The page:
A Spanish collector is facing prison time for allegedly forging at least 15 works by artists including Edvard Munch (1863-1944), Saul Steinberg (1914-1999), and Roy Lichtenstein (1923-1997). Guillermo Chamorro, 67, was a respected collector who consigned artworks to auction houses across Europe.
His alleged deception came to light in 2019, when an Austrian collector named Tomas Weber purchased an Eduardo Chillida (1924-2022) lithograph for €3,900 (£3,400) that Chamorro had offered for sale at Hampel Fine Art Auctions in Munich. Weber soon realised he had been duped, but Chamorro refused to give him a refund. Weber then discovered several forgeries in the Setdart auction house in Madrid.
Following a series of raids, Spanish police have accused Chamorro of fraud and intellectual property theft relating to the falsification of 15 artworks by Munch, Steinberg, Lictenstein, Chillida and José Guerrero (1914-1991). Investigators recovered 10 of the artworks – seven attributed to Chillida, two to Lichtenstein, and one to Munch. It is still unclear if the owners of the remaining 5 pieces have been told about the fraud.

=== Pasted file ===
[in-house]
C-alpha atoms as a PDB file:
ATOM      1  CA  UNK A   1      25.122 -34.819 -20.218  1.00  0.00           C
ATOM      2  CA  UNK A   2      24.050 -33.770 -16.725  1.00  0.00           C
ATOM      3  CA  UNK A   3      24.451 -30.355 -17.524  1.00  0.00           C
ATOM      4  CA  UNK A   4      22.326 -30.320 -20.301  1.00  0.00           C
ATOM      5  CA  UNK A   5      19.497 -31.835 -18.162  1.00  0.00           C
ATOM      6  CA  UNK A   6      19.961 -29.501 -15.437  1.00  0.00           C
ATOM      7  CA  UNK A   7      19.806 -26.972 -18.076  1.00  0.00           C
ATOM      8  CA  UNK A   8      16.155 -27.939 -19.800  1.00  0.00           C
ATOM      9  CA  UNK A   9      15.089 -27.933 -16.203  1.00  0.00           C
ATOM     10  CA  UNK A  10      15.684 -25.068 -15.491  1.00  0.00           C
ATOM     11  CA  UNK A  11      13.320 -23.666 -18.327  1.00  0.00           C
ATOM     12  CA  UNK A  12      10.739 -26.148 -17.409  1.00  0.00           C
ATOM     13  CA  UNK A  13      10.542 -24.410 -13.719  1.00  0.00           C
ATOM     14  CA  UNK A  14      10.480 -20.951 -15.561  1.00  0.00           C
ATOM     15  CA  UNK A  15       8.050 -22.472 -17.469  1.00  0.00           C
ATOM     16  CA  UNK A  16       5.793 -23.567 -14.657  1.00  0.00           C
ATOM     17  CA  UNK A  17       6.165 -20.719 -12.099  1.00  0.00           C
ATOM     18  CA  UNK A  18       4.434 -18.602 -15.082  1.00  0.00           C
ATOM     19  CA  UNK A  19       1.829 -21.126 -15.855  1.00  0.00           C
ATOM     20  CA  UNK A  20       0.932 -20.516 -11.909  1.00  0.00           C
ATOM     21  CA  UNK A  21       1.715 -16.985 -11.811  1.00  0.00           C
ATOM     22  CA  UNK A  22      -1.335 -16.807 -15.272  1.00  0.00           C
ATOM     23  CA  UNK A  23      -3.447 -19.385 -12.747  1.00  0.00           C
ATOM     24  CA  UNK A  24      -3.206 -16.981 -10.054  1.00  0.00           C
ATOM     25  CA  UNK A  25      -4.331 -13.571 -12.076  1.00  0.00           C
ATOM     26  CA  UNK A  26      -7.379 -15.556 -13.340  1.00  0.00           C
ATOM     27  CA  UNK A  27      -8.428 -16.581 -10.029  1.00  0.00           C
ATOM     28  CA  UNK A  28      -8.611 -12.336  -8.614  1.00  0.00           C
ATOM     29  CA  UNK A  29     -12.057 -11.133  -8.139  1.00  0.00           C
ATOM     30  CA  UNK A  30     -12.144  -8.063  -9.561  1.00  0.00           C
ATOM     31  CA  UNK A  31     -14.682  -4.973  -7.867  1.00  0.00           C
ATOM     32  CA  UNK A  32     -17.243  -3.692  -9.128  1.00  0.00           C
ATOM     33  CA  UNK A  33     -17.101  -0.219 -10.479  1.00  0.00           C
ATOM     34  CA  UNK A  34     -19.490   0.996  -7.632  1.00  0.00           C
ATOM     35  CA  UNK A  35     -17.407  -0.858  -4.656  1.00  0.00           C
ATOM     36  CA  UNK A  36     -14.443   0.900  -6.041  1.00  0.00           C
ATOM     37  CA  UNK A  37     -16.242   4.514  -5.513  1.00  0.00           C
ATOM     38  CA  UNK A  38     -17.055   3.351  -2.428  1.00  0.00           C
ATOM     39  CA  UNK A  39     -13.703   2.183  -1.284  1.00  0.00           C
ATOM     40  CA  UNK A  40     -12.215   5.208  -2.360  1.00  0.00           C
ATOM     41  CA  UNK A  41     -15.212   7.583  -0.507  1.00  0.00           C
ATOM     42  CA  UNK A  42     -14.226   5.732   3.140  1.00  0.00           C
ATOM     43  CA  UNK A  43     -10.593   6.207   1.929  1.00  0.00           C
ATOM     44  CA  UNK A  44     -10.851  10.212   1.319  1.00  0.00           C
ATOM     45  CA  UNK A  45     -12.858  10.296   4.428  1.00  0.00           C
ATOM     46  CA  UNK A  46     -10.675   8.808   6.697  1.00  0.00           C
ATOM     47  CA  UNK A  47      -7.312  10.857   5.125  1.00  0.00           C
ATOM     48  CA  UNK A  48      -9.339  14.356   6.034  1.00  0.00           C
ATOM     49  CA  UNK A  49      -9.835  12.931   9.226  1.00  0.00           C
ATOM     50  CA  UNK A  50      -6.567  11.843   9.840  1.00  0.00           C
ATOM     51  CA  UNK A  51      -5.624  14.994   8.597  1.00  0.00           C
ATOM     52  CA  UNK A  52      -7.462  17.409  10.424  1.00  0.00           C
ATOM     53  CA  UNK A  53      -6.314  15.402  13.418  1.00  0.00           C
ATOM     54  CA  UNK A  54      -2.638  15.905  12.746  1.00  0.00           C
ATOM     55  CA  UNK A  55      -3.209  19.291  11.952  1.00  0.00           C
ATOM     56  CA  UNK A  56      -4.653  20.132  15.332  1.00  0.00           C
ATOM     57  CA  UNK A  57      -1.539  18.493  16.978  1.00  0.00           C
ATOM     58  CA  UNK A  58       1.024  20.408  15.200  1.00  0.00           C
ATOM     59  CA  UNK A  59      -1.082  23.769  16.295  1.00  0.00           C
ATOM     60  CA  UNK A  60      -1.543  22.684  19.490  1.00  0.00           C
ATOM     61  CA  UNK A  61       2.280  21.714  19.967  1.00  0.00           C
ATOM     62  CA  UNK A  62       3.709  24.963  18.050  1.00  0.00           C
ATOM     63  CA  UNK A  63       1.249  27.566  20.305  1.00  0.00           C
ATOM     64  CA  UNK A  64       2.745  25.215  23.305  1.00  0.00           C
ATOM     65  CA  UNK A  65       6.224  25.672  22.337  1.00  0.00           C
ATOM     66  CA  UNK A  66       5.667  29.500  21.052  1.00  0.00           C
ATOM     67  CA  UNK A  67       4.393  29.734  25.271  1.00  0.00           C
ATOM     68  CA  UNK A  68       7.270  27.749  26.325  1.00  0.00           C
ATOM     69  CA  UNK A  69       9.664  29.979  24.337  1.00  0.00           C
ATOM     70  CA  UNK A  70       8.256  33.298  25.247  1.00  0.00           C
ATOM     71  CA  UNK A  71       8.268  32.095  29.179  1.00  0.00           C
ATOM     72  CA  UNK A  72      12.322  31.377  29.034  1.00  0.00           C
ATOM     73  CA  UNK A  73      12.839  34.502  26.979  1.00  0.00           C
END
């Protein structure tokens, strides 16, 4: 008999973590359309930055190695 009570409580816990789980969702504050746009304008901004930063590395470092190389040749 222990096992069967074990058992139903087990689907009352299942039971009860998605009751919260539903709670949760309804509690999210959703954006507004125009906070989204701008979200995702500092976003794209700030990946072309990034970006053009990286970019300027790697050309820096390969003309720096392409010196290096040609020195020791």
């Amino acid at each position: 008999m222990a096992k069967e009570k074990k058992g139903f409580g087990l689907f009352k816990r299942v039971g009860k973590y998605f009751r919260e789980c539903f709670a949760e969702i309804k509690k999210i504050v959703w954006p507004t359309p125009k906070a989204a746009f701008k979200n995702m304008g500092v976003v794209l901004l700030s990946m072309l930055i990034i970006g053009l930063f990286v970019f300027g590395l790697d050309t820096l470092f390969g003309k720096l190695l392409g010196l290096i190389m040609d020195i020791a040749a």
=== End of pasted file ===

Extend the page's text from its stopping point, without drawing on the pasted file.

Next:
In 2017, Chamorro also sent 29 artworks to Hampel Fine Art, which he valued between €250,000 and €300,000 (£219,000 – £263,000) as a whole. The works were sent to a local police station due to questions over their legitimacy, but their whereabouts is currently unknown as well.
Several experts gave evidence during Chamorro’s trial, including Francisco Baena, the director of the José Guerrero Center in Granada. Baena believes the paper and materials of the alleged fakes do not correspond to those used by the artist and that “Guerrero was always firm and sure, but in the ones that the police showed me, the painter hesitates, as if he knew he was forging.”
Chamorro denies any allegation of wrongdoing, maintaining that Guerrero personally gifted him the artworks. “The works were legitimate because he gave them to me himself, since I have participated with him in different projects,” claimed Chamorro.
All the works were examined by the expert José Manuel Lara from the Reina Sofía Museum, who guaranteed that, if they were not false, “at least they are manipulations of authentic pieces.” A hard pencil was used to make the signatures, whereas a softer pencil would have typically been used. The type of printing method was not consistent with the artists’ techniques either.
Chamorro began acquiring artwork when he was only 14 years old and he himself makes “little collages as a hobby” that he exhibits. Madrid’s prosecutor’s office is seeking six and a half years of prison time for the dealer.